Flautando is used primarily in orchestral music to blend with the woodwind section or add a sense of airiness and lightness to the music. It’s common in slow pieces, especially those with a mystical or fairy-tale-like quality.
When is sul tasto used in violin music?
So, when and how do you use sul tasto in your violin music? As mentioned earlier, violinists use sul tasto in slow and lyrical pieces, where the mood is intimate, dreamy, or melancholic. It’s an expressive technique that adds depth and emotion to the music, creating an ethereal and otherworldly effect.
You can use it in solo pieces, chamber music, and orchestral performances to achieve different musical moods. For instance, you can use sul tasto to create a sense of longing in slow movements, add a touch of magic and wonder in fantasy-themed pieces, or evoke nostalgia and melancholy in romantic compositions.
How to master sul tasto on the violin
Sul tasto is a subtle and delicate technique that requires precision, control, and musicality. It’s not a technique you can master overnight — you must get the bow strokes, pressure, and speed just right to produce a smooth and airy sound.
However, with consistent practice and these tips, you’ll soon be adding sul tasto to your violin-playing repertoire:
1. Bow placement, pressure, and speed
These are the most critical aspects of mastering sul tasto. You need to bow lightly, over the fingerboard, with little pressure and a slower bow speed. Use a lighter bow grip and keep your wrist flexible to control the speed and pressure. Bowing too hard and fast will produce a harsh or scratchy sound, ruining the delicate effect of sul tasto.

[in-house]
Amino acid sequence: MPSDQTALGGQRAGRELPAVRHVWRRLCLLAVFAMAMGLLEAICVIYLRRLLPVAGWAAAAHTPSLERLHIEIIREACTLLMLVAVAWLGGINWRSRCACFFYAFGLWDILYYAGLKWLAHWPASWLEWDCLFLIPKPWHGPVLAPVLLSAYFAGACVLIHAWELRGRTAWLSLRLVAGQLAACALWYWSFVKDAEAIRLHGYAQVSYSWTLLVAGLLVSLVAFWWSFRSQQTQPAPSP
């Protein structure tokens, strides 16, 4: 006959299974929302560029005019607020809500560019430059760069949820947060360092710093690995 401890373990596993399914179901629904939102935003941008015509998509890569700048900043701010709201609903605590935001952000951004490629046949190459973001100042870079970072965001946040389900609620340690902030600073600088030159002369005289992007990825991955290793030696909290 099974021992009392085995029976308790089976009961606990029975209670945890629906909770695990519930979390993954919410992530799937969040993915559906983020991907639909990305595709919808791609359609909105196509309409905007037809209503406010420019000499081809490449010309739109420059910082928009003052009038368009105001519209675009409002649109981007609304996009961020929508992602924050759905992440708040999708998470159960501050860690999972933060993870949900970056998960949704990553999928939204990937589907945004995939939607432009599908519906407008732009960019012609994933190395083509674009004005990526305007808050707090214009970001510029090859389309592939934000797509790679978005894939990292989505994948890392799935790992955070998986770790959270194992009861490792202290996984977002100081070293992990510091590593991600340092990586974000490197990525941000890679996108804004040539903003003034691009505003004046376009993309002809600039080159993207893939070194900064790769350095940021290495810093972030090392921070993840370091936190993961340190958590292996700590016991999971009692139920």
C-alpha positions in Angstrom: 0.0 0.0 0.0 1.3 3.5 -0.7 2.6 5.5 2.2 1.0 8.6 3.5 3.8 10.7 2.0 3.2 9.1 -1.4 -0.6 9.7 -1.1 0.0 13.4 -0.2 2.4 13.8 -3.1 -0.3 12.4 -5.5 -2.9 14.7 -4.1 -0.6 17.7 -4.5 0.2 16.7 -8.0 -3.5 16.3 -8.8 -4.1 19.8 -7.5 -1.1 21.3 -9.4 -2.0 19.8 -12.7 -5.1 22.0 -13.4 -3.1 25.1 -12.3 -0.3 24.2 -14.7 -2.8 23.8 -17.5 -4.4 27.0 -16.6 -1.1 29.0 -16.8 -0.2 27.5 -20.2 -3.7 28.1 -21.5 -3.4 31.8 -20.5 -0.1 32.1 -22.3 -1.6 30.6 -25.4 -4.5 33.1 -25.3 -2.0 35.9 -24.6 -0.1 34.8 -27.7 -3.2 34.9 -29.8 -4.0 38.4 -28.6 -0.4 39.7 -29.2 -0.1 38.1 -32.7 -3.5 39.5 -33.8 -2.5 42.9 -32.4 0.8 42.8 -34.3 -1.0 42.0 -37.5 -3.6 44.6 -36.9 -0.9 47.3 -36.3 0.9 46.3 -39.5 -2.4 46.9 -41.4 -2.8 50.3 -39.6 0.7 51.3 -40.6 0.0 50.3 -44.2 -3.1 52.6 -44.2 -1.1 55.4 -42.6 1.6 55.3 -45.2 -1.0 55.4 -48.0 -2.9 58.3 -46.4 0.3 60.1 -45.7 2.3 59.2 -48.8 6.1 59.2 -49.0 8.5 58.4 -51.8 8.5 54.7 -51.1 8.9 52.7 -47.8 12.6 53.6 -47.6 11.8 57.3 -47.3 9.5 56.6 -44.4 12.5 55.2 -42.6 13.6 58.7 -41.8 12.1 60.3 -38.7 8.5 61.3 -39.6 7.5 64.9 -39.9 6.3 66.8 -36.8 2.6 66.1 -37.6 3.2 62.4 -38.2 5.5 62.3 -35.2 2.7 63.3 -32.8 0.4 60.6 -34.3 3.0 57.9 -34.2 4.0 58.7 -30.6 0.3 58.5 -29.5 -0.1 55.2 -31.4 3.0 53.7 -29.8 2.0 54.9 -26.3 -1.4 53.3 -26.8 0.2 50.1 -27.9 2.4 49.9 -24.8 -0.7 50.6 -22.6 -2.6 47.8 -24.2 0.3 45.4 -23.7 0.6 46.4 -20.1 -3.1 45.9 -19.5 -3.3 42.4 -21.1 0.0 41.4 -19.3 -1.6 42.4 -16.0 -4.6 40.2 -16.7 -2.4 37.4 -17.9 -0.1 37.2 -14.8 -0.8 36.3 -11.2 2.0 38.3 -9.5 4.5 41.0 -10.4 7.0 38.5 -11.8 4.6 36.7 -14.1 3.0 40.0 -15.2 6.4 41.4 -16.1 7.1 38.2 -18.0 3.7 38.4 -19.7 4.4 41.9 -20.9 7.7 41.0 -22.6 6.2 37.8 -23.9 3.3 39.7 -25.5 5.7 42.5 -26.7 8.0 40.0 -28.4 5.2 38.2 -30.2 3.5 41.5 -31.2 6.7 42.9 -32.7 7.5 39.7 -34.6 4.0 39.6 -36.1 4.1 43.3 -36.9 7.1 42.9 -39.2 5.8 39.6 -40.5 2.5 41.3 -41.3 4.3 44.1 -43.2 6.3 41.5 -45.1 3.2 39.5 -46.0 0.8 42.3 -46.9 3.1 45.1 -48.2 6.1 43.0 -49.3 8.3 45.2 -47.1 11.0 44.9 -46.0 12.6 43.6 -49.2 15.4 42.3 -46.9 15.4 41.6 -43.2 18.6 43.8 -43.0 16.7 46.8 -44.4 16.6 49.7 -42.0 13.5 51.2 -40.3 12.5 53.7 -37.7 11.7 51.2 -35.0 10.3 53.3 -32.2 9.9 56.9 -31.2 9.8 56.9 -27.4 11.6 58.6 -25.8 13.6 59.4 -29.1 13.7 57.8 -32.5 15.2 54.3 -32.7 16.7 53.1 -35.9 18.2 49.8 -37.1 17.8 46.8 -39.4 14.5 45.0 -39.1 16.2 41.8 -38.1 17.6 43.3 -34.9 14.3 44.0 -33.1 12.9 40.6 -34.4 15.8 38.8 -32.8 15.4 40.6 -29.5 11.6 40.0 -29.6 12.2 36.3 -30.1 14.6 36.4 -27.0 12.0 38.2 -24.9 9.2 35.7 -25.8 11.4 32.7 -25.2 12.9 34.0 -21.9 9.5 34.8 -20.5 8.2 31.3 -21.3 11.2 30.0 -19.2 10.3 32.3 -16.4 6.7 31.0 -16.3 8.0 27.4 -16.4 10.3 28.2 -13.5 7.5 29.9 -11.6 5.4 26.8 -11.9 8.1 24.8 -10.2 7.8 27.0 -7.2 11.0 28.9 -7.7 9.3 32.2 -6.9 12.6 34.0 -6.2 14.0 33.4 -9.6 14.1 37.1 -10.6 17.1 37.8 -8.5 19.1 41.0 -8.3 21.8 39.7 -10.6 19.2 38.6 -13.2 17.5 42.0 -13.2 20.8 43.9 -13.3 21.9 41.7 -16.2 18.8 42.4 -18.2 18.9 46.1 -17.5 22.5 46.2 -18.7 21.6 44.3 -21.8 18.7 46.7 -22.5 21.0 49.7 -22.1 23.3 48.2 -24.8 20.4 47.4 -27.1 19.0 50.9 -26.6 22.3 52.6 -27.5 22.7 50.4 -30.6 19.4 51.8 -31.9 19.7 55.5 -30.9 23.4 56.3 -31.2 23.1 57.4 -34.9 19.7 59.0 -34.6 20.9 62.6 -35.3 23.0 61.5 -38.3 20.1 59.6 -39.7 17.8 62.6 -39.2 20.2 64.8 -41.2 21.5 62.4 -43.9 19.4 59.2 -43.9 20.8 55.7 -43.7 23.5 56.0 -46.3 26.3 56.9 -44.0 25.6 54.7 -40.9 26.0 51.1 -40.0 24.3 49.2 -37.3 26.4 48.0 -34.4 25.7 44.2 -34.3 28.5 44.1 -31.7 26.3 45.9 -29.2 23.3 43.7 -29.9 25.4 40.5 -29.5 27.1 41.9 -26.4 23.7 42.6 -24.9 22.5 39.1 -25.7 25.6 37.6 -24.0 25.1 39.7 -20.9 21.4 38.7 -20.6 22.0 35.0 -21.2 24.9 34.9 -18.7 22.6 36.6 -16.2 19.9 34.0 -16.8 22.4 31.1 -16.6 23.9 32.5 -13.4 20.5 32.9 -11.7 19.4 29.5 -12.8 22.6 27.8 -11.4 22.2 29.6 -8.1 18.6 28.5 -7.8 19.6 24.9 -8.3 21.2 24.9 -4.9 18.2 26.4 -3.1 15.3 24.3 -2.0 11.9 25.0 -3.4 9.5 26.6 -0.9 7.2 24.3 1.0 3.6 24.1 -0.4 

2. Finger placement
You must master proper finger placement before you can excel at sul tasto. Here, you will use the left-hand technique (your finger’s placement on the strings and the wrist’s flexibility) to control the pressure and string contact points. Place your left-hand fingers lightly and close to the end of the fingerboard, ensuring you don’t mute the strings. Keep your fingers relaxed to avoid tension in your hand. Remember, you want to caress the strings with your bow, not press down on them.
3. Practice scales and exercises
You’ve already covered scales (major and minor) in your violin lessons, so you’re familiar with their structure and fingering patterns. Practice playing a scale using regular bowing, then switch to sul tasto.
Notice the difference in sound and how your fingers, bow placement, pressure, and speed affect the outcome. Once comfortable with scales, try simple exercises like bowing open strings, half notes, and quarter notes sul tasto to improve your control and precision.
4. Listening and adjusting
As you play, pay close attention to the sound you produce. How does it sound? Harsh, scratchy, airy, or dreamy? Adjust your finger placement, bow position, pressure, and speed accordingly.
If your sound is too scratchy, try bowing lighter and slower. If it’s too airy, add a little more pressure and speed. This is similar to violin tuning, where you listen and adjust the strings to achieve the perfect sound. With practice, you’ll find the right balance of finger placement, bowing technique, and musicality to create a beautiful sul tasto sound.
5. Emotion and expression
Sul tasto is a highly expressive technique, and its true beauty lies in the emotions and feelings it evokes in listeners. Every violin piece has a story to tell, and sul tasto allows you to add depth, nuance, and beauty to that story.
Use your bowing technique, dynamics, and phrasing to convey the mood and emotions of the music. Let your violin sing, whisper, and sigh with sul tasto, and you’ll captivate your audience with its enchanting and ethereal sound.
6. Collaborate with a violin instructor